The Adlers in this production were all great: Noah Stewart (Malcolm), Jeremy Galyon (A Doctor), and Elza van den Heever (A Lady in Waiting) had small roles but sang well. Raymond Aceto sang Banquo with good volume, but his voice is somewhat thin. Tenor Alfredo Portilla was a mournful and suitable Macduff, his aria in the beginning of Act IV was fine though a few of his high notes toward the end were strained. The Lady Macbeth, Georgina Lukács, had impressive acting, but lacked control of her voice. She sounded lovely in her lower range, but her higher notes wobbled a great deal. Thomas Hampson has suitable gravity and pathos for the role of Macbeth, and sang well. His fine volume and rich tone were pleasing. 

* Tattling *
The turnout was poor for an opening night, but perhaps it was because of the
Obama rally that took place nearby or possibly fatigue from last week's opening of La Rondine. Many people were late because streets were closed for the rally, but they were seated during the short pause between Acts I and II. Standing room only had a few dozen people, I was all alone at the box office until 9:10 am, when a small line started forming for the rush tickets. Too bad there weren't any available, and no sign indicating so. It was odd given that I saw many open seats, most standees found seats without a problem.

The audience was subdued during the performance, as the aforementioned sleeping will attest to. A pair of men in Y 18 and 20 of the orchestra were very upset by the production, and I kept laughing at this, because it was so darling. I laughed so much at the booing I could not manage to boo myself.

Appomattox Opening

Dwayne Croft, photo by Terrence McCarthy* Notes *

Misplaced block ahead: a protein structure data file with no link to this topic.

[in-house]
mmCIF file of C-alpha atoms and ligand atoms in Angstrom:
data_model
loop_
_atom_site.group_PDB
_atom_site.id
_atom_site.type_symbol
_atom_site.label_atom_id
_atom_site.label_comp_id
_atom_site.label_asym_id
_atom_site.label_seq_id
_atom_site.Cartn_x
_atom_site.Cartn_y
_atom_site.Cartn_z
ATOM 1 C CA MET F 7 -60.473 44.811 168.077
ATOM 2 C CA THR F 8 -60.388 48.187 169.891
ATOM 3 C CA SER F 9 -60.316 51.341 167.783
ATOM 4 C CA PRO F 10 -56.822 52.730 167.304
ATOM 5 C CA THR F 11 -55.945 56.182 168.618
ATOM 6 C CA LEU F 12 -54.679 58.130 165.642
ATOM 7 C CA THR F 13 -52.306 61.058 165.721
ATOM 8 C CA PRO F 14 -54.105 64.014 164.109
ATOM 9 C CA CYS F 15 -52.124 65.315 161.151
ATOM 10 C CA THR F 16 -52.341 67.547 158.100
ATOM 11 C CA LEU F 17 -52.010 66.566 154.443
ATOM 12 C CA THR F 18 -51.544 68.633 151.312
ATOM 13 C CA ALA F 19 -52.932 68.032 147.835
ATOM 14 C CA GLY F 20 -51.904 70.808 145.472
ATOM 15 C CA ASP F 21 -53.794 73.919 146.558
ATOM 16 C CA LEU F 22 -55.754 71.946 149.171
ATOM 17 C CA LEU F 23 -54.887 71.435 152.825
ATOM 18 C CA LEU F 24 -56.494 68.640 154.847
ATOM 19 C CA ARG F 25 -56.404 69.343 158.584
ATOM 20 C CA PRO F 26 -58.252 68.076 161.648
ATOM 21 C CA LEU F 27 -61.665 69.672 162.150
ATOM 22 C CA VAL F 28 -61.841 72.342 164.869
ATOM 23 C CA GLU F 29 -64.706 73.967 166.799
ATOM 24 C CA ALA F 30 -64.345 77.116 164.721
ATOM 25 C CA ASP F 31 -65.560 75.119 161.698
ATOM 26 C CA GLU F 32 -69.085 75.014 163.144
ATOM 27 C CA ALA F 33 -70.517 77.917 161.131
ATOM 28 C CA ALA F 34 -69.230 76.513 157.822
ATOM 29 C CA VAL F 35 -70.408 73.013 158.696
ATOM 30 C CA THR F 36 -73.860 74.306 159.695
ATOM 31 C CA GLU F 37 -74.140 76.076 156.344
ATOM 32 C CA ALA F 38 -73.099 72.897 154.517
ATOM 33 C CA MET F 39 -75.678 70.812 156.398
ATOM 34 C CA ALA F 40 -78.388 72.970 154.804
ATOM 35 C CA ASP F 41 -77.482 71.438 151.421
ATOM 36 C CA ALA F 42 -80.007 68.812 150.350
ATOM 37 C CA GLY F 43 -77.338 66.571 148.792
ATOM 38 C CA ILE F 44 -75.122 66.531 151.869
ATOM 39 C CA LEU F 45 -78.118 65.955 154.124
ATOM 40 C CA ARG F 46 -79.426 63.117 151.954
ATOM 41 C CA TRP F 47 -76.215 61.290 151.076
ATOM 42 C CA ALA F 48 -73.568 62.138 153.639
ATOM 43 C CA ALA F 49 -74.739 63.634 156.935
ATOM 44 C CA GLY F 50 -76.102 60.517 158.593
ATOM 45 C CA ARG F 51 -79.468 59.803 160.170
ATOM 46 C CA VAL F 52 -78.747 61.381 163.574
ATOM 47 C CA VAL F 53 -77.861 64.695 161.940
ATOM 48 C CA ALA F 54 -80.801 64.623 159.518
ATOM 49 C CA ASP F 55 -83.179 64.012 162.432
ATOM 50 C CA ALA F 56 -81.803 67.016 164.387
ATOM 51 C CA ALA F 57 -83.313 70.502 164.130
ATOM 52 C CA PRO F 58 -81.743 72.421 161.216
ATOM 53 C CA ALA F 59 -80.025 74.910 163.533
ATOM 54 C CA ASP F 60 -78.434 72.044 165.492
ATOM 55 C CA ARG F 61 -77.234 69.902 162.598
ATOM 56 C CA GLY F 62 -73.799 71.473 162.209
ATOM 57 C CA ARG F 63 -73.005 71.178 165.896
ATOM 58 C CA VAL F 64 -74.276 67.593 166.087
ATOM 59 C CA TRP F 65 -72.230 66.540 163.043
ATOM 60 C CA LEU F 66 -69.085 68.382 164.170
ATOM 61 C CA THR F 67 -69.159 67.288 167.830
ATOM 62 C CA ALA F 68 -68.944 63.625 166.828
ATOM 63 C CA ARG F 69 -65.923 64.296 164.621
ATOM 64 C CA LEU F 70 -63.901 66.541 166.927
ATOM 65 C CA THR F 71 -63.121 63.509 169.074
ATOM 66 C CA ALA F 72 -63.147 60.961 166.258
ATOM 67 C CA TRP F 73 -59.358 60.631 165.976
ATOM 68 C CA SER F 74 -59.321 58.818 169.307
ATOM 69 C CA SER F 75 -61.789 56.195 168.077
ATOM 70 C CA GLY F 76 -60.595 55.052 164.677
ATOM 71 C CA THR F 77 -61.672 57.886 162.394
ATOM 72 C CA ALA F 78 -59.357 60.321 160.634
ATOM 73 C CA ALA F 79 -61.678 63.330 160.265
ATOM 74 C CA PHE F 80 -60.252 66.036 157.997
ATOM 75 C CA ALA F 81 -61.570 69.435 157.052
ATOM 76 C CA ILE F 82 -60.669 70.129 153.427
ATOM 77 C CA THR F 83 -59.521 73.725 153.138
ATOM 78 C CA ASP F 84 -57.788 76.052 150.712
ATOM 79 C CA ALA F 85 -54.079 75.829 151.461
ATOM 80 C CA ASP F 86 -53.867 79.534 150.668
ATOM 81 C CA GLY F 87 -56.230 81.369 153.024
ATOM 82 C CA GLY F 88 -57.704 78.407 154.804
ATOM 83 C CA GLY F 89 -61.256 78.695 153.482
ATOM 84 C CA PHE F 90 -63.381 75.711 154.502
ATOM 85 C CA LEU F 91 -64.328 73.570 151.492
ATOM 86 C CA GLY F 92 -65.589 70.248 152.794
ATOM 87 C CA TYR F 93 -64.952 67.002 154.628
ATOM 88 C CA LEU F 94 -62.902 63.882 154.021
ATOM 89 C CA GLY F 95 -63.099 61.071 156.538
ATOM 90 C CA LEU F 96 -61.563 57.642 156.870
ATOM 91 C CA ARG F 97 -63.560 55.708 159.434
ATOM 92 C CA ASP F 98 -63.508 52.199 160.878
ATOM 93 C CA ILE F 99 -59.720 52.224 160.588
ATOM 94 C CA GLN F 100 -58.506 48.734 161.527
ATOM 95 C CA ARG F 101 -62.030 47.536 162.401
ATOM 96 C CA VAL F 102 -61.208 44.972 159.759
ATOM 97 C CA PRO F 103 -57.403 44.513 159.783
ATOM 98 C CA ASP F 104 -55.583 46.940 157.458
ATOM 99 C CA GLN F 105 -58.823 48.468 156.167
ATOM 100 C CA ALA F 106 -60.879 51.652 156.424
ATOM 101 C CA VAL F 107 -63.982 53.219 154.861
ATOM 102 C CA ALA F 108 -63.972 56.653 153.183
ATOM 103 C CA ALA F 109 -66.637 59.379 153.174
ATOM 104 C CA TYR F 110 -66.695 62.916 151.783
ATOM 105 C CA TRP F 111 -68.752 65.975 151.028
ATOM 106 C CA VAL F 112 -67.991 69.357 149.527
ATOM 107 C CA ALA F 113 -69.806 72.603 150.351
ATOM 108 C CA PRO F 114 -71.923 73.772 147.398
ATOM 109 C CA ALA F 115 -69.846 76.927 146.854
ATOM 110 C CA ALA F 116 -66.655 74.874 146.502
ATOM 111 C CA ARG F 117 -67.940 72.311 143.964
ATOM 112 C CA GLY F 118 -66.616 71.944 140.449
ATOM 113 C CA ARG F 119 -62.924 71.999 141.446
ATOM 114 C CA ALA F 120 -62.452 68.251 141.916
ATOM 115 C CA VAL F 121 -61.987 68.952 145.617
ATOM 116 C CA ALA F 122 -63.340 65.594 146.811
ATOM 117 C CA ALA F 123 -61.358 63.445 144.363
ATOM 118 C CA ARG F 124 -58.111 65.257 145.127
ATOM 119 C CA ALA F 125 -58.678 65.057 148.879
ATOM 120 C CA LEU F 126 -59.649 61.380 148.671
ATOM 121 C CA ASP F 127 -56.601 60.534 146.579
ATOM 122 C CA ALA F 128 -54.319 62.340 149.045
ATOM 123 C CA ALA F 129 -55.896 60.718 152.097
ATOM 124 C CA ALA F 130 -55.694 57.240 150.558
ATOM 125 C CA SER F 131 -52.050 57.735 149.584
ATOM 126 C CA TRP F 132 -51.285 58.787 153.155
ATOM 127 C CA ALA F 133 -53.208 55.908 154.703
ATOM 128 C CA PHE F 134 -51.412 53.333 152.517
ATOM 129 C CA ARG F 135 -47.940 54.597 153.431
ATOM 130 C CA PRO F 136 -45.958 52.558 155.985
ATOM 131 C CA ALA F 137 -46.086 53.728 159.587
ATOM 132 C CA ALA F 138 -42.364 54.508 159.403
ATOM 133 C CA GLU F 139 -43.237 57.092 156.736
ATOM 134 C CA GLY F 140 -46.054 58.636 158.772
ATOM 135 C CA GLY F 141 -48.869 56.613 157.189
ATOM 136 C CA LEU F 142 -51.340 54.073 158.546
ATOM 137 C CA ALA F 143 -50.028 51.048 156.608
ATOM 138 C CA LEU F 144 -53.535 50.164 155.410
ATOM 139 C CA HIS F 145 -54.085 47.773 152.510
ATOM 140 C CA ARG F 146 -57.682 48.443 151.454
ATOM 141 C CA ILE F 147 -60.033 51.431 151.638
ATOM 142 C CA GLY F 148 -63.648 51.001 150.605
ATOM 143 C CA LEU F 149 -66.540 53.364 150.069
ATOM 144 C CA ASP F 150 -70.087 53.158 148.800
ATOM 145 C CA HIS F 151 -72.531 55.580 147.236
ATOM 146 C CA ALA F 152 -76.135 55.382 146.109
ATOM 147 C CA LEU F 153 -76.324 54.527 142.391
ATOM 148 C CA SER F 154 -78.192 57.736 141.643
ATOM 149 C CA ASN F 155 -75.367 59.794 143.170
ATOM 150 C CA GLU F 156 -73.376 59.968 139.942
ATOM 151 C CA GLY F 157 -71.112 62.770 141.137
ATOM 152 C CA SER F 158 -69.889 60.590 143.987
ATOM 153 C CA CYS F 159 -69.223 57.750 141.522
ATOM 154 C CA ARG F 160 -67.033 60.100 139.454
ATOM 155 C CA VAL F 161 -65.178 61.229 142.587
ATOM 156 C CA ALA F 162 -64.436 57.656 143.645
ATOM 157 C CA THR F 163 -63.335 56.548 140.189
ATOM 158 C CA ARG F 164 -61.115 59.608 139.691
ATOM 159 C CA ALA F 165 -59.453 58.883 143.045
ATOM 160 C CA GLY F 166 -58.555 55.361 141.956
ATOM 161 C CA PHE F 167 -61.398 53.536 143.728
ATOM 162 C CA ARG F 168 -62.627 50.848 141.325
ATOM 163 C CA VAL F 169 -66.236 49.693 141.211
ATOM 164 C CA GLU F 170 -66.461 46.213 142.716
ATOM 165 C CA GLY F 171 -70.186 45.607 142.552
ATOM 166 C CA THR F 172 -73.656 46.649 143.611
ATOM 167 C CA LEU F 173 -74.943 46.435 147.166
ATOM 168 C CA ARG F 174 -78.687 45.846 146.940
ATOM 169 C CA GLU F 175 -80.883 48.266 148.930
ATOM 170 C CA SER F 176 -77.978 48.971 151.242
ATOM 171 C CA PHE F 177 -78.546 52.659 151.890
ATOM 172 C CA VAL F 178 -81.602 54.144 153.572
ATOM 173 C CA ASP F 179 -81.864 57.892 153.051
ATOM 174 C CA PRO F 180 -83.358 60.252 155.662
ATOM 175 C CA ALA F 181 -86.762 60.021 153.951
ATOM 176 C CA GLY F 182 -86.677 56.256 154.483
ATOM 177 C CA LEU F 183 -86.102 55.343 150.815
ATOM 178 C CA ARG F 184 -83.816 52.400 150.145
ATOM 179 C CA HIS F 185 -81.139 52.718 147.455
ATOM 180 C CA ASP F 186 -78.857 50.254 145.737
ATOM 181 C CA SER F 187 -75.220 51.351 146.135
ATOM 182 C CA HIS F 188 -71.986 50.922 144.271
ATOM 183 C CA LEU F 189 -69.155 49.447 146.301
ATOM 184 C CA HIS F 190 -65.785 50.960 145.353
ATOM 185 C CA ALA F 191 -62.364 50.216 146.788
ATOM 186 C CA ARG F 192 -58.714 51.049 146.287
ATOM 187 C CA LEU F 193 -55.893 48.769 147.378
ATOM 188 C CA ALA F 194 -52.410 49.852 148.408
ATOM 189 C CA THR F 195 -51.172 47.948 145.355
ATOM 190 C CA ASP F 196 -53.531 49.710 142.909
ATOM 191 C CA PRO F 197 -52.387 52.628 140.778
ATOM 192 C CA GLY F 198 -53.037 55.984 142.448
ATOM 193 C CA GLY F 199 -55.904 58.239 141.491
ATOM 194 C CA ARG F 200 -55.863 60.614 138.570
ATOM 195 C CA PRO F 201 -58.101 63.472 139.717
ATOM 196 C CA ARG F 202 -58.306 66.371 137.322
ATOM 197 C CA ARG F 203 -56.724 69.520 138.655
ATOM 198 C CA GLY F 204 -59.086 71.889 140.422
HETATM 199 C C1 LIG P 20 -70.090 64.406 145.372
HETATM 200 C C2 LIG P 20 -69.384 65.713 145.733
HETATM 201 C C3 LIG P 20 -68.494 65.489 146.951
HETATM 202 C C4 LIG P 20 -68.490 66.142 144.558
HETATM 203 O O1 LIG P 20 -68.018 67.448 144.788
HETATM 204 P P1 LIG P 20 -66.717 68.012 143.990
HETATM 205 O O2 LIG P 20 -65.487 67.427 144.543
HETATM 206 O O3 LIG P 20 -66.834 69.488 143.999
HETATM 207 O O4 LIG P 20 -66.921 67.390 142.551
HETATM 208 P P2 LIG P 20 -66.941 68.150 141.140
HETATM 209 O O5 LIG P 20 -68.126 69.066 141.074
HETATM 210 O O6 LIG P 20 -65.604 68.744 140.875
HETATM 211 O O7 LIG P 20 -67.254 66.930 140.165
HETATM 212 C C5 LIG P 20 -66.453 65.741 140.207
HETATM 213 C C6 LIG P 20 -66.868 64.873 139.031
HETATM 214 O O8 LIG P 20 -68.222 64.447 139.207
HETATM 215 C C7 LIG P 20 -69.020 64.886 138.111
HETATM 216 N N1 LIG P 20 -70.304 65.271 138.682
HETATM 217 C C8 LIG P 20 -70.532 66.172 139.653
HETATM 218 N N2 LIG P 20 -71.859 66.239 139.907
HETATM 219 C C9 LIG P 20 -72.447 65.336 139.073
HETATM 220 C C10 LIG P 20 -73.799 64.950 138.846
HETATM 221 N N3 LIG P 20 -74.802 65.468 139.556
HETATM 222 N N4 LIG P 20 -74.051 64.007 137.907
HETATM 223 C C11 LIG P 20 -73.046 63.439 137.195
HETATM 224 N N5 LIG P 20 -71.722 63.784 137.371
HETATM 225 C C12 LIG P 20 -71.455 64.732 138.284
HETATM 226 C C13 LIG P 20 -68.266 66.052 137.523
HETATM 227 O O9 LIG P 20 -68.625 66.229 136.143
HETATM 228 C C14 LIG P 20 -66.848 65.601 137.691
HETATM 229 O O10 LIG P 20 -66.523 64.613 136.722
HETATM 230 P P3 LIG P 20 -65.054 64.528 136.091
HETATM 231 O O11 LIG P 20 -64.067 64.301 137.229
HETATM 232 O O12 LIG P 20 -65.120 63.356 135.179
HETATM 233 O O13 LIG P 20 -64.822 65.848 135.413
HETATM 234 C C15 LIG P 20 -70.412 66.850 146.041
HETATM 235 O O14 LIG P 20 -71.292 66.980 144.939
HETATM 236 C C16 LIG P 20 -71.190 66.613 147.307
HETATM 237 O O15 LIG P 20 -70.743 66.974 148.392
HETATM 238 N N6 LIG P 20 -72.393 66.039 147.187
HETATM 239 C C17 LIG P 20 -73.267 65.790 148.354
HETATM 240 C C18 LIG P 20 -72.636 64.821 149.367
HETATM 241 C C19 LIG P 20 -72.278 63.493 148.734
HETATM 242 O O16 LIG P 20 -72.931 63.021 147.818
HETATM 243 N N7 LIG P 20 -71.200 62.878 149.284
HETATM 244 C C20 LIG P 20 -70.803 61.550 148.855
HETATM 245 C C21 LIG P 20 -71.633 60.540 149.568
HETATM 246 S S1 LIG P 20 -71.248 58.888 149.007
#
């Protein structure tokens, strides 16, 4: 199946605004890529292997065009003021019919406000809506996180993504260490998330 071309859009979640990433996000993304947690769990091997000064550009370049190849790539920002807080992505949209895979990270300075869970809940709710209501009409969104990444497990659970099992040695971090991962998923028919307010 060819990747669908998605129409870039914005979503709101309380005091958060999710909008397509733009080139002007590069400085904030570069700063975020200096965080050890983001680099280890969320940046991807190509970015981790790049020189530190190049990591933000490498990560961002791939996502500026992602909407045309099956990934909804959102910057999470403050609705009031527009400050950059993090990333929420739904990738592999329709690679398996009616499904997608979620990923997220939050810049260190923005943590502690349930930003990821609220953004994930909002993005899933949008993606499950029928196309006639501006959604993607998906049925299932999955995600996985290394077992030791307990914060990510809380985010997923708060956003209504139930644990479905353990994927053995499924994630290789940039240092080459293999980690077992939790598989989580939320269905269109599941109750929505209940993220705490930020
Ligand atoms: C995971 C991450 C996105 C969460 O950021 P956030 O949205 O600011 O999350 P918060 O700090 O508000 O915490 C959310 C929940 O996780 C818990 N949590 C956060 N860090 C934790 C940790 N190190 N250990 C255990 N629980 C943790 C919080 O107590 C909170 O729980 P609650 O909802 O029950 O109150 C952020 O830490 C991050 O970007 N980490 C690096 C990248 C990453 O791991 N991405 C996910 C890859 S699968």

Appomattox had its world premiere last Friday. I must confess I do not enjoy contemporary music, in fact, I am not overfond of many operas after Fidelio. This is ridiculous, given that this encompasses Verdi, Wagner, and Puccini. Setting that aside, I found Appomattox rather less challenging than Doctor Atomic, Le Grand Macabre, or Saint François d'Assise. I even got the chorus of Jimmie Lee stuck in my head after the final dress rehearsal, and noted that this was the only part that garnered applause during the music.

As for singing, I thought it was something of a shame that all the lead female roles were filled with Adler Fellows. It is not that they are not good or have poor voices, but they do lack experience. Particularly with Julia Dent Grant, the role is prominent and may have been better with someone with more control of her voice. Rhoslyn Jones, who sings this role, has a big voice with lots of vibrato. Her voice is pleasing in her middle range. I remember her quite clearly as Frasquita in Carmen last season, so she is, at least, consistent and distinct. On the other hand, it was difficult to tell that is was Elza van den Heever in the role of Mary Custis Lee, the role did not show off how pretty her voice can be. Her Southern accent was not as prominent as it could have been, at times she dropped it. Ji Young Yang's accent as Julia Agnes Lee was certainly not Southern, her alveolar approximant /ɹ/,had a certain lateral quality.  Yang's voice is otherwise bright and very pretty. Heidi Melton sang well as Mary Todd Lincoln, though her voice is a bit harsh in the higher range too. Her acting was strong. Kendall Gladen was the only mezzo, as Elizabeth Keckley, and she sounded lovely, though she was quieter than Melton, with whom she sang.

Dwayne Croft was excellent as Robert E. Lee, his voice is sweet and he carried himself in a suitably dignified manner. There were a couple of times that his voice was overwhelmed but the orchestra, but I suspect this is partially because I was in orchestra standing room, where quieter voices sometimes get lost. Andrew Shore was slightly less appealing as Ulysses S. Grant, but his American accent was clear and he was always audible. He sang a duet with Julia Dent Grant in Act I Scene 3 that was particularly moving. For the other male roles, tenor and Adler Noah Stewart stood out as T. Morris Chester, his acting was stirring and his voice carried well.

* Tattling *
Sara Jobin did not seem comfortable giving the opera talk, she looked at her watch many times. The conductor did sing parts of the opera, since there were no recordings for her to play, and that was absolutely charming. The orchestra and boxes looked full, though I heard the attendance up in the balcony was sparser. There was a little whispering, but for the most part everyone was respectful and quiet. The work received a standing ovation.